Multidisciplinary Team (MDT) Approach to Diagnosis & Management of Perianal Crohn's Disease
David P. Hudesman, MD
Perianal Crohn’s disease (CD) is often a debilitating condition, negatively impacting patient quality of life. Approximately 26% of Crohn’s patients will develop a perianal fistula, and in about 5% of patients a perianal fistula will be the only manifestation. Patients with perianal CD are more likely to have a complicated disease course with increased rates of extra intestinal manifestations, perianal abscesses, deep anal canal ulcers, luminal fistulas and strictures, surgeries and steroid resistance. Diagnosis and management of perianal Crohn’s requires an expert, multidisciplinary approach.
Optimal diagnosis and evaluation of perianal CD combines an imaging modality, ideally pelvic magnetic resonance imaging (MRI) fistula protocol, with an exam under anesthesia (EUA) performed by a colorectal surgeon. MRI is the most common imaging modality that is used, but in experienced hands endoscopic ultrasound (EUS) may be done as well. When combining a MRI or EUS with an EUA, diagnostic accuracy is close to 100%.
Co-management with a surgeon and a gastroenterologist is crucial with perianal CD. Drainage of an abscess and possible seton placement to prevent future septic complications is the critical first step. TNF inhibitors (TNFi) have the best evidence for decreasing perianal drainage and fistula healing. In the ACCENT II trial, Infliximab treated patients had a fistula closure rate of 36% at one year. Subgroup analyses have shown fistula healing with adalimumab and certolizumab as well. In addition, small observational studies have shown potential benefit of Vedolizumab and Ustekinumab in perianal CD. In a recent multicenter retrospective cohort study on 253 patients, multimodal therapy, which includes aTNFi +/- an immunomodulator and antibiotics, along with EUA and draining seton placement, led to a 52% complete fistula healing rate. Of note antibiotics can decrease drainage and improve QoL but do not aid healing and should not be used for un-drained perianal abscesses. Patients must understand the importance of smoking cessation.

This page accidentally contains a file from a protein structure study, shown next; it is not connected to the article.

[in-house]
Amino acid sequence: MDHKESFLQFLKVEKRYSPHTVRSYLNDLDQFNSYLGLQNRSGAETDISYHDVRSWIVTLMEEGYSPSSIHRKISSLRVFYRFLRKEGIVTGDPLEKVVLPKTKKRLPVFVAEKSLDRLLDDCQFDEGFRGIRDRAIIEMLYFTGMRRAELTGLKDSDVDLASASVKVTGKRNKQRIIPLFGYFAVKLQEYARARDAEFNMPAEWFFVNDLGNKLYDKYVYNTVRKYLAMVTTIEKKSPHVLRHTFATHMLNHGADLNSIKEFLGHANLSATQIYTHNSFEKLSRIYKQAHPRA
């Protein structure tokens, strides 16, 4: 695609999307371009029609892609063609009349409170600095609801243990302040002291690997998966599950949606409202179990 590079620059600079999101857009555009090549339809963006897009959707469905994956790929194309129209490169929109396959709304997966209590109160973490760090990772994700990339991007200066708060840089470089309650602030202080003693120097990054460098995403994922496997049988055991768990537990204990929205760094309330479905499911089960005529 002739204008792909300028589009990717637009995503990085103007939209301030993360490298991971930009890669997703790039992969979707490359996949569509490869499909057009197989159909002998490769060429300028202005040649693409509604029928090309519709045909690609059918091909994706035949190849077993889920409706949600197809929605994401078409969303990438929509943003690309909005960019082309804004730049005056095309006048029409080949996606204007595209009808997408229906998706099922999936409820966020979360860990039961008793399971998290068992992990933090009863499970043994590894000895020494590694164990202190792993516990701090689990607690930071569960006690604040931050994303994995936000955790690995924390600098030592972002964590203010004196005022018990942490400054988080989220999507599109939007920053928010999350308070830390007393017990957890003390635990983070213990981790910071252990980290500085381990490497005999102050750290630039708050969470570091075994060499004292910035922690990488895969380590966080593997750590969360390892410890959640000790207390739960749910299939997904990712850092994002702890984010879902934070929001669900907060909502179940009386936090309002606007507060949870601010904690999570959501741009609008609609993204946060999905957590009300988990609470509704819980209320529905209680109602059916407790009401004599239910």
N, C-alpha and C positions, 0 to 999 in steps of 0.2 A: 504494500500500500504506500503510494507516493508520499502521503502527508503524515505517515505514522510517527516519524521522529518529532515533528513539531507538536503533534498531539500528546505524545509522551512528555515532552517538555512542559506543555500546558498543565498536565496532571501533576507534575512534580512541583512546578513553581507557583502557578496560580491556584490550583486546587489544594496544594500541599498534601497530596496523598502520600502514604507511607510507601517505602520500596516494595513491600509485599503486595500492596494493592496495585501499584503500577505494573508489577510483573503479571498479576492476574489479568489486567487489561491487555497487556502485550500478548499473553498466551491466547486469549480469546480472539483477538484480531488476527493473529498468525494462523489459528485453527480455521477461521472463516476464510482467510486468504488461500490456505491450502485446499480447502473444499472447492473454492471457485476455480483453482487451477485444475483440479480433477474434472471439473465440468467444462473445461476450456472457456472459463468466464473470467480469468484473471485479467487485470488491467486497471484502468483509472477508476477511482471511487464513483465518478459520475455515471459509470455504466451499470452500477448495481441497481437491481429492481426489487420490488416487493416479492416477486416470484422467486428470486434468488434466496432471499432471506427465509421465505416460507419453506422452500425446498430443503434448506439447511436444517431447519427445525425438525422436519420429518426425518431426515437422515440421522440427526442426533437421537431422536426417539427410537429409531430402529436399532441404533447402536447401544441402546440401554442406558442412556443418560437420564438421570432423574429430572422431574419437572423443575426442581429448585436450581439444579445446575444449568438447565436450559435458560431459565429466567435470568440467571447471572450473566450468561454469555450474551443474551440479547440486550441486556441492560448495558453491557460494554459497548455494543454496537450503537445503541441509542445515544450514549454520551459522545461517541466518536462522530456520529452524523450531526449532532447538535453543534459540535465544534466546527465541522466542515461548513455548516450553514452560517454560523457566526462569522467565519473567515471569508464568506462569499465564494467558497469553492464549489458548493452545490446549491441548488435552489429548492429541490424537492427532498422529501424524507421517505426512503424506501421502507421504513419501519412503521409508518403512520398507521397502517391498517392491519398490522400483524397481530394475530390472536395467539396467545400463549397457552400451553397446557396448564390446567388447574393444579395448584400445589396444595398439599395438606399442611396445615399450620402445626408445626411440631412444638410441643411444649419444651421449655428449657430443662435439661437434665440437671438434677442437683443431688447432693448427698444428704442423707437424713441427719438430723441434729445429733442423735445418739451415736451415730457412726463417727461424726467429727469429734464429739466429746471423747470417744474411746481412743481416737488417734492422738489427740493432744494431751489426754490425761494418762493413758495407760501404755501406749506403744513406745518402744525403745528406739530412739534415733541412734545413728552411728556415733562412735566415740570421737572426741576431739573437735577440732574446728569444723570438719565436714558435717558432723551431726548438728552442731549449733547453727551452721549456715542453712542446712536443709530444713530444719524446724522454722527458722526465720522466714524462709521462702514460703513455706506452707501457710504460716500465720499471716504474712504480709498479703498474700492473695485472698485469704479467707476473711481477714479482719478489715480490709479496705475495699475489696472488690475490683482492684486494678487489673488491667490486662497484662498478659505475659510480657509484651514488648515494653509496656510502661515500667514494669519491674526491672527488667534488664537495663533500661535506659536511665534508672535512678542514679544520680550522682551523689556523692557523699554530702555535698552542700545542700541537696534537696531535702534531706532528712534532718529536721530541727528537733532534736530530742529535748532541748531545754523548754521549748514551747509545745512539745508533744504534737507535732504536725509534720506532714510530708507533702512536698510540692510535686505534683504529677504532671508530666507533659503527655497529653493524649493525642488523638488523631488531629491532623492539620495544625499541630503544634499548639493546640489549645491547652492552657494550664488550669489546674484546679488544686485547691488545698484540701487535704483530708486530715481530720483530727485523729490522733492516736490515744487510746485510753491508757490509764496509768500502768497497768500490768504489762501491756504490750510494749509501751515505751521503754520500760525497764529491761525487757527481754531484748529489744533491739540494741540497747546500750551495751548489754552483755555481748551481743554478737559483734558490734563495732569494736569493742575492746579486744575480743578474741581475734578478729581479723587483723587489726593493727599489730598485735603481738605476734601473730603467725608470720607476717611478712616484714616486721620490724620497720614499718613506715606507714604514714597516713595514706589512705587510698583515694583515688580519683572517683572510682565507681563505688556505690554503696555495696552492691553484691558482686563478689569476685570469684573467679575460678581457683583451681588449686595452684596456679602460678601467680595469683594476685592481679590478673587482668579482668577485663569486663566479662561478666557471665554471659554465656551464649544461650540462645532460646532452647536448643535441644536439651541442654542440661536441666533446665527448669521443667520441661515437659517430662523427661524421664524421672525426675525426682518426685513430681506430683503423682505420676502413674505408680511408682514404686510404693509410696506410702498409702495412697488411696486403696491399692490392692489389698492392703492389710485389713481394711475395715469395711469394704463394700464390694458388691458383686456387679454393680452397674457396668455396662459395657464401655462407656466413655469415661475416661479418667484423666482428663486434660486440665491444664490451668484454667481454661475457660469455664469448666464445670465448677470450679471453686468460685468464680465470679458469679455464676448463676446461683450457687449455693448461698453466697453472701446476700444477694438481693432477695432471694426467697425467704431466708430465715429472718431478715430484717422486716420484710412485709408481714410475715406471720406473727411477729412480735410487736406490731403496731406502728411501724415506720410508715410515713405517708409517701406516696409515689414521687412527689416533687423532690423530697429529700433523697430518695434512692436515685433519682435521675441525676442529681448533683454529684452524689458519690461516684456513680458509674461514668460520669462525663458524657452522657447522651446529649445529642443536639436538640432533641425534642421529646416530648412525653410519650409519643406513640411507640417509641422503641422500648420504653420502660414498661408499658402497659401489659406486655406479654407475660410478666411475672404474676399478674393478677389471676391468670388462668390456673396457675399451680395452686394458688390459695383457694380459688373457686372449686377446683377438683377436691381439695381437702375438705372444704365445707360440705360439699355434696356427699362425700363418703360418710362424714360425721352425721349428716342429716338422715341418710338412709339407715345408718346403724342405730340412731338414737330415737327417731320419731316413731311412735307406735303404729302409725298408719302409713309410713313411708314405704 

Refractory fistulas require further surgical interventions. Sphincter-preserving approaches are 1st line including subcutaneous fistulotomy, fistula plug insertion, Ligation of the Intersphincteric Tract (LIFT) procedure, or endorectal advancement flap (ERAF) usually in combination with TNFi and immunomodulation ala SONIC trial. More aggressive options include fecal diversion with a loop ileostomy (only 17% of patients can be reversed successfully), and proctectomy; however proctectomy in this setting is associated with difficulities with wound healing resulting in persistent perineal sinus. Two emerging treatments include hyperbaric oxygen therapy (HBOT) and mesenchymal stem cells (MSC). A recent small case series study showed HBOT resulted in healing in 65% of perianal fistulae. In a phase III study of allogenic adiposed-derived MSCs, 50% of treated patients had fistula healing compared to 34% of placebo. Larger multicenter phase III trials are currently underway.
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